September 1st, 2013


a pox on ten-word answers

Originally published at Faith Seeking Understanding. You can comment here or there.

Whenever I get frustrated these days over Syria, I try to go to my happy place, which increasingly involves YouTube videos that make me smile. Here’s one I watched today:

I’m sharing it not just for the laughs and smiles, but also for the truth. I believe many people who voted for Obama voted for him because he seemed to promise more than ten-word answers – and that many of us who are frustrated with him are frustrated with his lack of the same. Even more than that, he seemed to promise to be president, not just of the left, but of all America, another moment that has me cheering at this video.

In many ways and on many issues I should be right at home in conservatism. I consider myself a communitarian. (Philosophers think Alisdair MacIntyre and neo-Aristotelianism more generally; anyone else who’s interested, check out this Sandel lecture.) I believe that the good life takes place in a tradition and that we have moral obligations to members of our community on par with our duties to humans generally. I don’t believe humans are completely discreet things and that we should just leave each other alone, a major problem I have with libertarianism – and, for that matter, with Great Society-style liberalism. And I believe in the importance of institutions like churches and their secular equivalents (fraternal orders, neighborhood organizations, etc.), the government, the courts – I believe in respecting all of these things. Even when it comes to sexual ethics, I have a conservative strain: I believe everyone, whatever their sexuality, should have the right to a socially-supported longterm, monogamous relationship if they want it, and I privately think that most people are best off in such relationships.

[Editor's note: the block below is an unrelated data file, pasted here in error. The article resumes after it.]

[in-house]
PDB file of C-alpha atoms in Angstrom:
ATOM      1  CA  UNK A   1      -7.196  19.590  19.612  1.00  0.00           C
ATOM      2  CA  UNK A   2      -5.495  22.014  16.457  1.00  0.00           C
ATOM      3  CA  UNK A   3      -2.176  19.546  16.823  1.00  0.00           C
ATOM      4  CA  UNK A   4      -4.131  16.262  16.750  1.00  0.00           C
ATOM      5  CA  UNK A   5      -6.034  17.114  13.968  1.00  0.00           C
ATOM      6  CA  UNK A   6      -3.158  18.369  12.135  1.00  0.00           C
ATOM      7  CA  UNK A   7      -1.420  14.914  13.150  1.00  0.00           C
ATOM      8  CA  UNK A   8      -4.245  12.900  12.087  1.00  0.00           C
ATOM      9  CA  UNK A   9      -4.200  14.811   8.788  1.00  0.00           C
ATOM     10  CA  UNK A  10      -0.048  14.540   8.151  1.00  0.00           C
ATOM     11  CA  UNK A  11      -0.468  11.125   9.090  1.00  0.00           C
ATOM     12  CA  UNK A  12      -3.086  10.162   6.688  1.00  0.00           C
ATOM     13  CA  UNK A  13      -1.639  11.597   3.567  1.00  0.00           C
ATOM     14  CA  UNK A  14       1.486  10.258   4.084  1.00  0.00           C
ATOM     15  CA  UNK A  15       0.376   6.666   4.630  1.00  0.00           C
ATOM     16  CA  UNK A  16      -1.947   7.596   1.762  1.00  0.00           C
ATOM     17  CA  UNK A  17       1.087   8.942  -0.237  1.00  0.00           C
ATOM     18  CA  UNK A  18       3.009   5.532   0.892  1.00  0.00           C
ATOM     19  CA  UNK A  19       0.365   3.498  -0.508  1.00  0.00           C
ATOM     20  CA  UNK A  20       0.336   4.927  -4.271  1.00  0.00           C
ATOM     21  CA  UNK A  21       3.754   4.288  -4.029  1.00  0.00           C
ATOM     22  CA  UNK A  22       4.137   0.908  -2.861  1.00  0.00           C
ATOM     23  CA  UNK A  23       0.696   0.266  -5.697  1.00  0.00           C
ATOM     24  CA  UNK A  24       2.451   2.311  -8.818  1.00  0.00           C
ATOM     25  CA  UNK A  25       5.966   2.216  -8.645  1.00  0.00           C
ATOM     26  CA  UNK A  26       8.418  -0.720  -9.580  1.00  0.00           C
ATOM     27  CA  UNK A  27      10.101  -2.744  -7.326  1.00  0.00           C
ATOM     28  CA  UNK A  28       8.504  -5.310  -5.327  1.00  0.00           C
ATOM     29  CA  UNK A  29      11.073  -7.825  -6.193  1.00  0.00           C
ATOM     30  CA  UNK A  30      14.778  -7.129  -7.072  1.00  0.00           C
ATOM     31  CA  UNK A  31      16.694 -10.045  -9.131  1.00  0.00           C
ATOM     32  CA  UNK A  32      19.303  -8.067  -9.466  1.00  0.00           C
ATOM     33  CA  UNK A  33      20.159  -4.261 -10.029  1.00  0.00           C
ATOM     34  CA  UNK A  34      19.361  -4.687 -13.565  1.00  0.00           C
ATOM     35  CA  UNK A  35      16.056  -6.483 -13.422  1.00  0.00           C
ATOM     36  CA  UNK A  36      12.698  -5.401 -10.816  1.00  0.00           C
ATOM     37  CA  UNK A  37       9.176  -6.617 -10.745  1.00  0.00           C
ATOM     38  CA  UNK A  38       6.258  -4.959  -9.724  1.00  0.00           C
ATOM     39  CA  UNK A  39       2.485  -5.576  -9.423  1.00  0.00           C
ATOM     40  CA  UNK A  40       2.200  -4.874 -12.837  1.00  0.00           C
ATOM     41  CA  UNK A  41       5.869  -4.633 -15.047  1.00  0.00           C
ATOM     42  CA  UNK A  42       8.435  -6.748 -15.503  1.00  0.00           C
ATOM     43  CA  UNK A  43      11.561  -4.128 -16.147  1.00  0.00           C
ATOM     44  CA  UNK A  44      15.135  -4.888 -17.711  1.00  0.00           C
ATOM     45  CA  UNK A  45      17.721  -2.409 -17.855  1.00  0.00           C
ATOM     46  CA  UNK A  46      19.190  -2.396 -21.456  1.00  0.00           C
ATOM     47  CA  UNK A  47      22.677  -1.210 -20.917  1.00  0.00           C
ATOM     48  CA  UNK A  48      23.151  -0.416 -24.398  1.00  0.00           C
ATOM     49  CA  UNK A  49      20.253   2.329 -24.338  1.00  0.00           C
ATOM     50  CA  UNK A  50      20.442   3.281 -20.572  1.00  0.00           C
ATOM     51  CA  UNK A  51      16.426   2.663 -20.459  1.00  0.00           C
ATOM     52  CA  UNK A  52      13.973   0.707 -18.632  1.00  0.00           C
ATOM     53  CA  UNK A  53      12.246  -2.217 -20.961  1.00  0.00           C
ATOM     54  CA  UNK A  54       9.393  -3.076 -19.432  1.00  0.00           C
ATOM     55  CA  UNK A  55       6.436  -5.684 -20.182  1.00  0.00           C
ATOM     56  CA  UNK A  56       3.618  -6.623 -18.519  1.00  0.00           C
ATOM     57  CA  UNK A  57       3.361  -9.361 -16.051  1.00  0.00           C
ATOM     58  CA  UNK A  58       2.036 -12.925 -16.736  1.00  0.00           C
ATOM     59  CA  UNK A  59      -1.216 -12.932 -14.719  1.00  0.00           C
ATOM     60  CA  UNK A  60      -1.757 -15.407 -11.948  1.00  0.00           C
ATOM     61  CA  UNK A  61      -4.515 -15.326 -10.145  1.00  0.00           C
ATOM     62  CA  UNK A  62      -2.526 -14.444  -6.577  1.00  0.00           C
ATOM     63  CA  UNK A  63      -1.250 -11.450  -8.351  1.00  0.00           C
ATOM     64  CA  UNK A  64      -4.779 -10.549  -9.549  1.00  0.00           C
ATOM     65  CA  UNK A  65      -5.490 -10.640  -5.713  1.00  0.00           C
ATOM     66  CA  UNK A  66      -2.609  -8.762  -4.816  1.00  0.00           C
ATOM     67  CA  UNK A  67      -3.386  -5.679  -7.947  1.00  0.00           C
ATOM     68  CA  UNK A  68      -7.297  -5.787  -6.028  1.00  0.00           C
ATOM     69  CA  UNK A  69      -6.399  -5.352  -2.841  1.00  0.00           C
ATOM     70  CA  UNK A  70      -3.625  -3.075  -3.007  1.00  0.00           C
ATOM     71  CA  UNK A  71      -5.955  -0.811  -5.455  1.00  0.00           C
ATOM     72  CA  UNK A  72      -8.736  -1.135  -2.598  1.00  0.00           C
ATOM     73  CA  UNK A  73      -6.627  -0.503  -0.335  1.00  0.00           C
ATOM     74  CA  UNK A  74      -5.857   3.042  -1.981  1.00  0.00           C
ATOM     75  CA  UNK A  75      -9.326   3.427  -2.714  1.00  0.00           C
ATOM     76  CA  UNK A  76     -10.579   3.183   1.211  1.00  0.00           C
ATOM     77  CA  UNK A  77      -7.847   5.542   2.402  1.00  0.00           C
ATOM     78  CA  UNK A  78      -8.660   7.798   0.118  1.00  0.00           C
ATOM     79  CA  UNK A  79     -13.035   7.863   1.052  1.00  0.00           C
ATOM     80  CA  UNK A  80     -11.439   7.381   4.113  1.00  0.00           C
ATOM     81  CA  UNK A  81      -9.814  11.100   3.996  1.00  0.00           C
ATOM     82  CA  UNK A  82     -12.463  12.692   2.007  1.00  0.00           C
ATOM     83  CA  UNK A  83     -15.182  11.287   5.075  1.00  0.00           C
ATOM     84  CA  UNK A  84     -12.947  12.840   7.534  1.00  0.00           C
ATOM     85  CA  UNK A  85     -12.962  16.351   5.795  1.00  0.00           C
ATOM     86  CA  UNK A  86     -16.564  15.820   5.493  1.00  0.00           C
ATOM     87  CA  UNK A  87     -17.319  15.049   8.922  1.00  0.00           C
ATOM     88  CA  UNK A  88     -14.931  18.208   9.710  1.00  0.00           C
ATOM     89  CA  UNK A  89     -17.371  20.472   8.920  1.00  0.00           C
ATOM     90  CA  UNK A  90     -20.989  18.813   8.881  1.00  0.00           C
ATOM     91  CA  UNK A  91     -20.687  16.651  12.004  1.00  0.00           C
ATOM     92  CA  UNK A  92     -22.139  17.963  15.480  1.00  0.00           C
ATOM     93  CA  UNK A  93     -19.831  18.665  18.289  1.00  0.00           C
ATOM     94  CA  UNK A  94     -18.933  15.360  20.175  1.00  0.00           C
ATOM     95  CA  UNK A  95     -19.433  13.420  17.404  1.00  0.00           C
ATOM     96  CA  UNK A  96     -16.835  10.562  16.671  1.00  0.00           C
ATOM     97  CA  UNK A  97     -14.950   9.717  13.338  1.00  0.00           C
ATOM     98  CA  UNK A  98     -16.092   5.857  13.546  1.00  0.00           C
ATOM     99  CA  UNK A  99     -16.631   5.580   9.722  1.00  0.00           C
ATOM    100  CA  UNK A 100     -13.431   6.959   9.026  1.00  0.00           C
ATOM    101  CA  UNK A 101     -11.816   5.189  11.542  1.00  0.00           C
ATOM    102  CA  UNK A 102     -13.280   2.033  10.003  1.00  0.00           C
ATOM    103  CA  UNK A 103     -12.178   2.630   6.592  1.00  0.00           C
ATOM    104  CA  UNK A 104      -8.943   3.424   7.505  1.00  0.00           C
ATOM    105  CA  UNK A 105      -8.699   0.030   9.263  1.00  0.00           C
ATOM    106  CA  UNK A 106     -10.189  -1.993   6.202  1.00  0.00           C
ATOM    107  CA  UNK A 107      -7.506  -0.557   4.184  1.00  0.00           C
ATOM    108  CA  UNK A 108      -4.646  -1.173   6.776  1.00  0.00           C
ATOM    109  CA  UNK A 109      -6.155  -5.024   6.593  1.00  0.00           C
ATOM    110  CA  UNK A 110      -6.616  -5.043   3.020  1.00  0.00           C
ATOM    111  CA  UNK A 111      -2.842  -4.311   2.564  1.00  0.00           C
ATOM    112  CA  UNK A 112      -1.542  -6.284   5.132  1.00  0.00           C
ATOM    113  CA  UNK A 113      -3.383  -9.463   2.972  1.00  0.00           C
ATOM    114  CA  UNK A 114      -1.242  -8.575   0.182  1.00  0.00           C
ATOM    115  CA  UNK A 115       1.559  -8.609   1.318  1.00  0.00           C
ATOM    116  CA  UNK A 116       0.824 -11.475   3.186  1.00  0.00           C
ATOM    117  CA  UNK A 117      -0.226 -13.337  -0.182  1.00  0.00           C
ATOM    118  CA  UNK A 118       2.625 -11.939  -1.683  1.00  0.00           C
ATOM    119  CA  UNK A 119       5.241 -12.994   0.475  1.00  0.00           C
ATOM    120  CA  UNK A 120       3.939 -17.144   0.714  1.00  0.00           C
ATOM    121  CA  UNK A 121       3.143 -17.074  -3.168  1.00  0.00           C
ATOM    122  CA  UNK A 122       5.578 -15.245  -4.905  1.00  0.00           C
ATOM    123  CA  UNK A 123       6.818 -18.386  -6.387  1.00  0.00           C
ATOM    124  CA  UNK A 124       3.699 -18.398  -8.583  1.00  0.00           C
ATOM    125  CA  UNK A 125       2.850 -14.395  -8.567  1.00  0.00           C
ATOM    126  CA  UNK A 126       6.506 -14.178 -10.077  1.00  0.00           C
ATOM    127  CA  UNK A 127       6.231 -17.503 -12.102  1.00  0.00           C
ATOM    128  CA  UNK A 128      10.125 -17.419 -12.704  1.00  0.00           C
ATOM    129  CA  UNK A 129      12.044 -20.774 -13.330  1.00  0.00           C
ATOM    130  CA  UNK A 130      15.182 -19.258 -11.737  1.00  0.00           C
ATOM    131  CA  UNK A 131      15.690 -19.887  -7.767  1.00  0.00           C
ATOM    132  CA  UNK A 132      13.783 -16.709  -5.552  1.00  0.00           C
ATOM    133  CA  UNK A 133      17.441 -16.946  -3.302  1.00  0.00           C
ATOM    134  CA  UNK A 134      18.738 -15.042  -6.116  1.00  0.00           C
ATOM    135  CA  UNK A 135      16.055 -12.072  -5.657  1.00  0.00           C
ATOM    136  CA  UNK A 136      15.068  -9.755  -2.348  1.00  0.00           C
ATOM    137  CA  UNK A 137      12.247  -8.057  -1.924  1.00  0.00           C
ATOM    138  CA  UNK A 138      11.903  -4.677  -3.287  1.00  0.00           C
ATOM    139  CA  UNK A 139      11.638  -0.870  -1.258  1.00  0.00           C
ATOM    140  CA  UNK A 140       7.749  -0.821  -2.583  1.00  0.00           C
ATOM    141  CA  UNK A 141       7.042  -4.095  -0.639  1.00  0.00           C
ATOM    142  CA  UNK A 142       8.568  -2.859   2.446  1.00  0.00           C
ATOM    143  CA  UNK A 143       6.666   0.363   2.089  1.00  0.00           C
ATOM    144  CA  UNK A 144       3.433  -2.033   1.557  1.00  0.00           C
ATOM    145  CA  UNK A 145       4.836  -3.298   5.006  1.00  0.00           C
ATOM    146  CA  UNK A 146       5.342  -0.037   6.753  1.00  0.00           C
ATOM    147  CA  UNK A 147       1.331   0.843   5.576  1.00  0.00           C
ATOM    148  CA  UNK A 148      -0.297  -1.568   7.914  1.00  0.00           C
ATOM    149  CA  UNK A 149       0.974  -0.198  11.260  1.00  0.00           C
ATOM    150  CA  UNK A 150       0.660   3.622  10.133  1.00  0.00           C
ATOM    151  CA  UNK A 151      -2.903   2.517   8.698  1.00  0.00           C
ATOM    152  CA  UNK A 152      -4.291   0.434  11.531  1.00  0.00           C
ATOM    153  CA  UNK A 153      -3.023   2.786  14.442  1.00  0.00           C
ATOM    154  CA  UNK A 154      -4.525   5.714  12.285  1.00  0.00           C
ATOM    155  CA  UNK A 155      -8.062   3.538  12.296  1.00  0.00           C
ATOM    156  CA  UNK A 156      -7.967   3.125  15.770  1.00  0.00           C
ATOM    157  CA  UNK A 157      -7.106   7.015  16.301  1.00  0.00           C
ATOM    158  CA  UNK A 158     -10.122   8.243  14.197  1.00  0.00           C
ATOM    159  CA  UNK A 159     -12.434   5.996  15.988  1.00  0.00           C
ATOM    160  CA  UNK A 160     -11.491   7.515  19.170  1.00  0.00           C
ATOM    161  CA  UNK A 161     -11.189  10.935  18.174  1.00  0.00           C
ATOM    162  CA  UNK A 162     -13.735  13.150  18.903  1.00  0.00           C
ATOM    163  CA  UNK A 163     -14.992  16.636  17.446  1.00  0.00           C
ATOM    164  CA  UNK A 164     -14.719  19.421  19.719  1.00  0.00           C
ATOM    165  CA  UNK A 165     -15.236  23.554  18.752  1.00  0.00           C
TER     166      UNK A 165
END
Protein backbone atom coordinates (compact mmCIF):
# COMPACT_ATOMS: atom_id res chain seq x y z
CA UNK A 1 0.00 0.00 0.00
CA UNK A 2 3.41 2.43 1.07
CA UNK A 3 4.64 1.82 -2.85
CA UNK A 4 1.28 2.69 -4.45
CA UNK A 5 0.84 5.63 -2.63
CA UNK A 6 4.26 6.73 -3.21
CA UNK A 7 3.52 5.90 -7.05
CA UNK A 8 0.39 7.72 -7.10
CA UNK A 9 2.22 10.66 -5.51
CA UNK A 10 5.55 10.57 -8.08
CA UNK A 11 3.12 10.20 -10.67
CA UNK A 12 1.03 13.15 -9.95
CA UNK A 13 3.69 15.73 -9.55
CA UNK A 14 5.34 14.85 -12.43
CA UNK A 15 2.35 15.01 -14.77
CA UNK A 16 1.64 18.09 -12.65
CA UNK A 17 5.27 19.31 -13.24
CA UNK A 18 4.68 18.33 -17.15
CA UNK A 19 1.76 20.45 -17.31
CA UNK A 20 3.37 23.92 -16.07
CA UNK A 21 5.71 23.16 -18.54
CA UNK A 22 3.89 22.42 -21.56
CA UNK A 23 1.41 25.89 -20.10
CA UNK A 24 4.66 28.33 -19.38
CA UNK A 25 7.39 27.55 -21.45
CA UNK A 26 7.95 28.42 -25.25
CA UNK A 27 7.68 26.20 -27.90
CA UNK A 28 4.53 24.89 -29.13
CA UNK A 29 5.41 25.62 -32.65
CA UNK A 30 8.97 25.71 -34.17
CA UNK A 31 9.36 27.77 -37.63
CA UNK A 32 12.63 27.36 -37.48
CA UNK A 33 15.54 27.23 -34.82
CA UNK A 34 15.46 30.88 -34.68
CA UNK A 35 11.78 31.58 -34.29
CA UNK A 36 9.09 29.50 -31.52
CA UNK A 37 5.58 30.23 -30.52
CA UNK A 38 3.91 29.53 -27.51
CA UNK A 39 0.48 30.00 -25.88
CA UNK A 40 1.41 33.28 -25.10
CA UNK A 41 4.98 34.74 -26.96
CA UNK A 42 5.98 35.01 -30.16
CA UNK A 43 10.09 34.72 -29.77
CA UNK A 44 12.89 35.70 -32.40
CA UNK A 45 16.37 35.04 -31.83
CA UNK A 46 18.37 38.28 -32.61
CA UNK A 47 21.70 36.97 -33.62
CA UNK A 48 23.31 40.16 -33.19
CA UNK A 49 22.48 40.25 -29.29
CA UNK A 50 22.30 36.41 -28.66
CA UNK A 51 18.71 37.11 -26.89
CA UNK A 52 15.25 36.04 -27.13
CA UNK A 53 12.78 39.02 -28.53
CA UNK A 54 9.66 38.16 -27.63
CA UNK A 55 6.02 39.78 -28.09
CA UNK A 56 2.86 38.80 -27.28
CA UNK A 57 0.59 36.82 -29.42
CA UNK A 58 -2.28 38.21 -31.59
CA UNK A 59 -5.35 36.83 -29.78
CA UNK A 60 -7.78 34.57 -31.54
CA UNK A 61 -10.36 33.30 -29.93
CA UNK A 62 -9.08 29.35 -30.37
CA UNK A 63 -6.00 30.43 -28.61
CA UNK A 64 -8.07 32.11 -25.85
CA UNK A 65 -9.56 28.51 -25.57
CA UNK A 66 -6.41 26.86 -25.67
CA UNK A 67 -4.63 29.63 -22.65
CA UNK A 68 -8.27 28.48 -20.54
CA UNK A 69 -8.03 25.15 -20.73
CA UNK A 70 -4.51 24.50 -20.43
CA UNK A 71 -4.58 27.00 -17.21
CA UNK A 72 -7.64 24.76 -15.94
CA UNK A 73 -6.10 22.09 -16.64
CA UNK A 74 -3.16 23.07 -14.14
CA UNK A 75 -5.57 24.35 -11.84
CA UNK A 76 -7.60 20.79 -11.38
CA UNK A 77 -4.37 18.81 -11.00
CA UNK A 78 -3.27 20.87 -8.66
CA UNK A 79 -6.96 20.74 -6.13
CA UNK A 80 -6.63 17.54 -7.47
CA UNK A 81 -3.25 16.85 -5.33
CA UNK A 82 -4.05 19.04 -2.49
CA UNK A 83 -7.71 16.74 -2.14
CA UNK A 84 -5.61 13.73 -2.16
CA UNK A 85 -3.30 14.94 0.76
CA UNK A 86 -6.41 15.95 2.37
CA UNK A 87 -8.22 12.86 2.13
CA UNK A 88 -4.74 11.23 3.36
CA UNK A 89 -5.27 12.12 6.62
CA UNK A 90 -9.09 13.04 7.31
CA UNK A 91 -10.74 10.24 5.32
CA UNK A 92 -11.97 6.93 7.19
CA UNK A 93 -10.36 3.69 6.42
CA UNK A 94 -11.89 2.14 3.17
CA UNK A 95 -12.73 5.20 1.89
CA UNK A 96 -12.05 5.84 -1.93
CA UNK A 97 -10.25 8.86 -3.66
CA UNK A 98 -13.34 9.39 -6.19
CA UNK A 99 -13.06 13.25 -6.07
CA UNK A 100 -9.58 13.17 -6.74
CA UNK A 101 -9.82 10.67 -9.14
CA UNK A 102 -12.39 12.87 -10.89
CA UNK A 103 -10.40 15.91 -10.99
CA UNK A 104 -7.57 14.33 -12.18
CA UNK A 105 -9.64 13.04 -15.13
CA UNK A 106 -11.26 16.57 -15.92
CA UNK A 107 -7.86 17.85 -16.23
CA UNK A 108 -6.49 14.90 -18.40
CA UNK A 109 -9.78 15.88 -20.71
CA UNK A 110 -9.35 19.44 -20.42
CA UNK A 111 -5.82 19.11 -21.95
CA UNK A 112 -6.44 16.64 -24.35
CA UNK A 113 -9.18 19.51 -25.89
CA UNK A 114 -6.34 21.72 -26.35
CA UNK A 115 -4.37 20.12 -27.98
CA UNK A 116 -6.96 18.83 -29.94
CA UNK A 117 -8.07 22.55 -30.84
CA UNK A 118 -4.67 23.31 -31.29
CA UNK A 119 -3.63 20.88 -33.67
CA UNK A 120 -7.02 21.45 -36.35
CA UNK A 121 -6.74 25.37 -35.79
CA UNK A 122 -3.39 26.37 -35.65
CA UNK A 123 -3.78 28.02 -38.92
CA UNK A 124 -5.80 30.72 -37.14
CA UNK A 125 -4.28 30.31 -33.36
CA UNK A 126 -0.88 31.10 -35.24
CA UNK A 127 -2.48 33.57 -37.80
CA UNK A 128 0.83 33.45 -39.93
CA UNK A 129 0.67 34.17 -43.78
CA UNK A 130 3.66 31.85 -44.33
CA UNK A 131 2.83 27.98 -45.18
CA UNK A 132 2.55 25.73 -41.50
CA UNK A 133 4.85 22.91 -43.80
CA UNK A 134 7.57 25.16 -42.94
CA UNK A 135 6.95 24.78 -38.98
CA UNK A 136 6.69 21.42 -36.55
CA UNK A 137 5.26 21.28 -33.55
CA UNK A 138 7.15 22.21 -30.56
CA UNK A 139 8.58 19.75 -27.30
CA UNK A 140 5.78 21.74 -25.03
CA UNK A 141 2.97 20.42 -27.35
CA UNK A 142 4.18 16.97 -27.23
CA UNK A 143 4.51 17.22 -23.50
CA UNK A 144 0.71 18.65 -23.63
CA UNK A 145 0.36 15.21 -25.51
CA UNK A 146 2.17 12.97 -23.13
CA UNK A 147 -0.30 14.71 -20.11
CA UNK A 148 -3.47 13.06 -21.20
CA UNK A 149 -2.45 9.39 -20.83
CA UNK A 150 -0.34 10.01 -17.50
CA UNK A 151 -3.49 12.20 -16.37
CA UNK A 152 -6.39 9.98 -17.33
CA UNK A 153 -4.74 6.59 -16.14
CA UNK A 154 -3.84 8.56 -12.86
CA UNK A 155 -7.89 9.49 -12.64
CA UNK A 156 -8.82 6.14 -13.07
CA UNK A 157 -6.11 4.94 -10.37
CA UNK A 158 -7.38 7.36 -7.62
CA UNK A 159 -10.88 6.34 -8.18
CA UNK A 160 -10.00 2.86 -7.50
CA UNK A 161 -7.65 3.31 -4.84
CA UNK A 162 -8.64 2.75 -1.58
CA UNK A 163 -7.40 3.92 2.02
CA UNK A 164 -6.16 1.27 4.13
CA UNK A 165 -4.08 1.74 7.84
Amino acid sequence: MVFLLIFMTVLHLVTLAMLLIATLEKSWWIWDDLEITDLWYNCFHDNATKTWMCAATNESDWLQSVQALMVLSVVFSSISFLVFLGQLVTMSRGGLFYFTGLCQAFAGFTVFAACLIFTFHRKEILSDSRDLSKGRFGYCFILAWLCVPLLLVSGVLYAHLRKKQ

I’m not on board with the anti-intellectual, anti-expert strain I see in today’s GOP, nor am I at all okay with some of the positions people in the GOP take that seems flat-out anti-LGBt, anti-woman, anti-poor people, and anti-everyone-but-white-Christians generally. But at a certain level I find myself very drawn to what I was taught conservatism was supposed to be about. Not entirely, but enough that I can see myself voting for (say) a conservative on the Eisenhower model. I probably wouldn’t agree with this person on every issue, and I definitely think pretty much anyone the DNC comes up with will be more in line with my values than the kind of politician who could be nominated by the GOP. But strong community, the importance of personal and communal responsibility, a focus on what I would call basic decency and consideration for those around you – this fits quite well with a certain conservative approach to society. And I could go along with that.

My point is: even being as turned off by the GOP as I have been over the last thirteen or so years, I think I could still be won over by a candidate who showed an appreciation for complexity and the strength of character to buck his own base where necessary. That kind of character is so much more important than whether I agree on policy – and it’s so little focused on these days.

Bartlett/Vinnick 2016, anyone? (Or Vinnick/Barltett…)